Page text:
SCSS 2014:Papers with Abstracts

Abstract. Satisfiability Modulo Theories, SMT, solvers are used in
many applications. These applications benefit from the
power of tuned and scalable theorem proving technologies
for supported logics and specialized theory solvers.
SMT solvers are primarily used to determine whether formulas are satisfiable.
Furthermore, when formulas are satisfiable, many applications need models
that assign values to free variables.
Yet, in many cases arbitrary assignments are insufficient,
and what is really needed is an <i>optimal</i> assignment
with respect to objective functions. So far, users of Z3,
an SMT solver from Microsoft Research, build custom loops
to achieve objective values. This is no longer necessary
with νZ (new-Z, or max-Z), an extension within Z3 that lets
users formulate objective functions directly with Z3. Under the hood there is a
portfolio of approaches for solving linear optimization problems over
SMT formulas, MaxSMT, and their combinations. Objective functions are combined
as either Pareto fronts, lexicographically, or each objective is optimized independently.
Abstract. A meaning formula for a symbolic algorithm is a statement that captures the mathematical relationship between the input and output expressions of the algorithm. We examine how meaning formulas can be expressed and proved in a formal logic and how they can be used to represent mathematical knowledge and to define mathematical services.
Abstract. JavaScript programs have access to a wide range of resources and many of those have security implications.
Tight bounds on the consumption of those resources can give indication of the functionality provided by the
program and minimize the security risks of mobile applications. Resource consumption is typically dependent
on the input of the user.
In this paper we introduce an amortized type system for a core of JavaScript. The resulting types certify
bounds for the resource usage dependent on the input parameters. We define the amortized types and the
corresponding typing rules. Furthermore we discuss how to fully automatically infer those resource bounds for
arbitrary applications. In addition to the usual example of amortized resource, heap-space, our type system
can be applied to many phone specific resources, which we demonstrate using the example of the GPS sensor
and others.
The main result of this paper is the soundness of the core type system, proving that a valid type for a program
corresponds to a bound on the units used of the specified resource.
Abstract. We report the results of the first experiments with learning proof dependencies from the formalizations done with the Coq system. We explain the process of obtaining the dependencies from the Coq proofs, the characterization of formulas that is used for the learning, and the evaluation method. Various machine learning methods are compared on a dataset of 5021 toplevel Coq proofs coming from the CoRN repository. The best resulting method covers on average 75% of the needed proof dependencies among the first 100 predictions, which is a comparable performance of such initial experiments on other large-theory corpora.
Abstract. We present Probabilistic Doxastic Temporal (PDT) Logic for streams, a formalism to reason about
probabilistic beliefs and their infinite temporal evolution in multi-agent systems. Extending previous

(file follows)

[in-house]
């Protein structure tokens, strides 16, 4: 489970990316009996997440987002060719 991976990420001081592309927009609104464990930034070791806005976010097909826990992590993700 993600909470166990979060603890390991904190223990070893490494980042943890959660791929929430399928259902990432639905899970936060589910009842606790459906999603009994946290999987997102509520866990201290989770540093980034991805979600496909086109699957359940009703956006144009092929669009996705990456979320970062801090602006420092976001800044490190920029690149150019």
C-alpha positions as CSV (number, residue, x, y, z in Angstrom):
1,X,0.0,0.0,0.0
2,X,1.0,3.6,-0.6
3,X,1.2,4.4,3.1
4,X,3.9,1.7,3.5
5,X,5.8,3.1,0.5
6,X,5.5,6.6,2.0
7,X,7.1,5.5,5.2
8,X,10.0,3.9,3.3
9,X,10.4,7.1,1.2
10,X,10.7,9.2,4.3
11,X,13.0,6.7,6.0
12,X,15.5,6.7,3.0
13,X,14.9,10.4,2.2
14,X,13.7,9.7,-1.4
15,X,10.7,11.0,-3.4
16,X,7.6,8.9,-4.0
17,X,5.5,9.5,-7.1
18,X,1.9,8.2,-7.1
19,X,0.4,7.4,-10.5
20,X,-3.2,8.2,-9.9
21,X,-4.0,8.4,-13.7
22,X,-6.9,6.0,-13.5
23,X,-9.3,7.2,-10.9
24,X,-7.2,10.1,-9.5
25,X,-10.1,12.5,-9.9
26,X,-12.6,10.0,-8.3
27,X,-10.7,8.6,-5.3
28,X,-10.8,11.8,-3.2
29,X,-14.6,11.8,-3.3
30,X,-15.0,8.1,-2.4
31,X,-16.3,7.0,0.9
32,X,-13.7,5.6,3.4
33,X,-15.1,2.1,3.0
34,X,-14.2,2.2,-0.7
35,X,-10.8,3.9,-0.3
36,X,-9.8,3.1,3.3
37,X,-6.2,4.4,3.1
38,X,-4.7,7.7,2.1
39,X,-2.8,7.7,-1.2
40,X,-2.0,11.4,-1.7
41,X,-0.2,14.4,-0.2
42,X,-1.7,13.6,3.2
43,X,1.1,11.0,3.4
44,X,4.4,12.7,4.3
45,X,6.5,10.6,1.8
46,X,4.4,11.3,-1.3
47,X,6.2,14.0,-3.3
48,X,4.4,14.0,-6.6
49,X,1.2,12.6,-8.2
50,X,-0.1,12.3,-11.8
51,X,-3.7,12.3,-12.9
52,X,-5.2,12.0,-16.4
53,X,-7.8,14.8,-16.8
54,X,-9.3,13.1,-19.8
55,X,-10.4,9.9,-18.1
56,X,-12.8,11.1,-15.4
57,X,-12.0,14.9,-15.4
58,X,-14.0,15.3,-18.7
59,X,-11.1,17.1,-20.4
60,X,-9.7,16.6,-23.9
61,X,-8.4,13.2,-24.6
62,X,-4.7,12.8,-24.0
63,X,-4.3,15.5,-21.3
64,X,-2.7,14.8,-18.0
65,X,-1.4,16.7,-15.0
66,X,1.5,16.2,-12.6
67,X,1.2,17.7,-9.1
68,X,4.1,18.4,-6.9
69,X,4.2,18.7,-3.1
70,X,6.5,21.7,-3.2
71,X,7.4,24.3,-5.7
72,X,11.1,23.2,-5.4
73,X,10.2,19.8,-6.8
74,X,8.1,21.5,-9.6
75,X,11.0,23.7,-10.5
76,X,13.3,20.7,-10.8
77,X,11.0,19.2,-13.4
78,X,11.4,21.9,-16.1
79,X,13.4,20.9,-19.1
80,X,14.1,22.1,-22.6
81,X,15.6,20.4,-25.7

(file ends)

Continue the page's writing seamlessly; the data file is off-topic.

work on PDT Logic, this formalism builds on a Markov chain model to represent infinite streams
of possible worlds. Within these streams, it enables the quantification of beliefs through probability
intervals as well as the representation of temporal relations and epistemic actions. We show how
agents can update their beliefs with respect to their observations, provide a model for infinite streams of possible worlds and show how we can map clippings of these streams to finite time windows.
Based on these time windows, we introduce an adoption of the semantics of PDT Logic for finite
time frames, and show how this provides a means to overcome the limitation of finite time domains.
Abstract. In this paper we first present three sorts of constraints (positive, negative and conditional ones) to specify that certain patterns must be satisfied in a XML document. These constraints are built on boolean XPath patterns. We define a specification as a set of clauses whose literals are constraints.
Then, to reason about these specifications, we study some sound rules which permit to infer, subsume or simplify clauses. The main goal is to design a refutation procedure (based on these rules) to test if a given specification is satisfiable or not. We have formally proven the soundness of our procedure and we study the completeness and termination of the proposed method.
Abstract. Program behavior may depend on parameters, which are either configured
before compilation time, or provided at runtime, e.g., by sensors or other input devices.
Parametric program analysis explores how different parameter settings may affect the
program behavior.

In order to infer invariants depending on parameters, we introduce parametric strategy iteration.
This algorithm determines the precise least solution of systems of integer equations depending
on surplus parameters. Conceptually, our algorithm performs ordinary strategy iteration
on the given integer system for all possible parameter settings in parallel.
This is made possible by means of region trees to represent the occurring piecewise affine functions.
We indicate that each required operation on these trees is polynomial-time if only constantly many
parameters are involved.

Parametric strategy iteration for systems of integer equations
allows to construct parametric integer interval analysis
as well as parametric analysis of differences of integer variables.
It thus provides a general technique to realize precise parametric
program analysis if numerical properties of integer variables are of concern.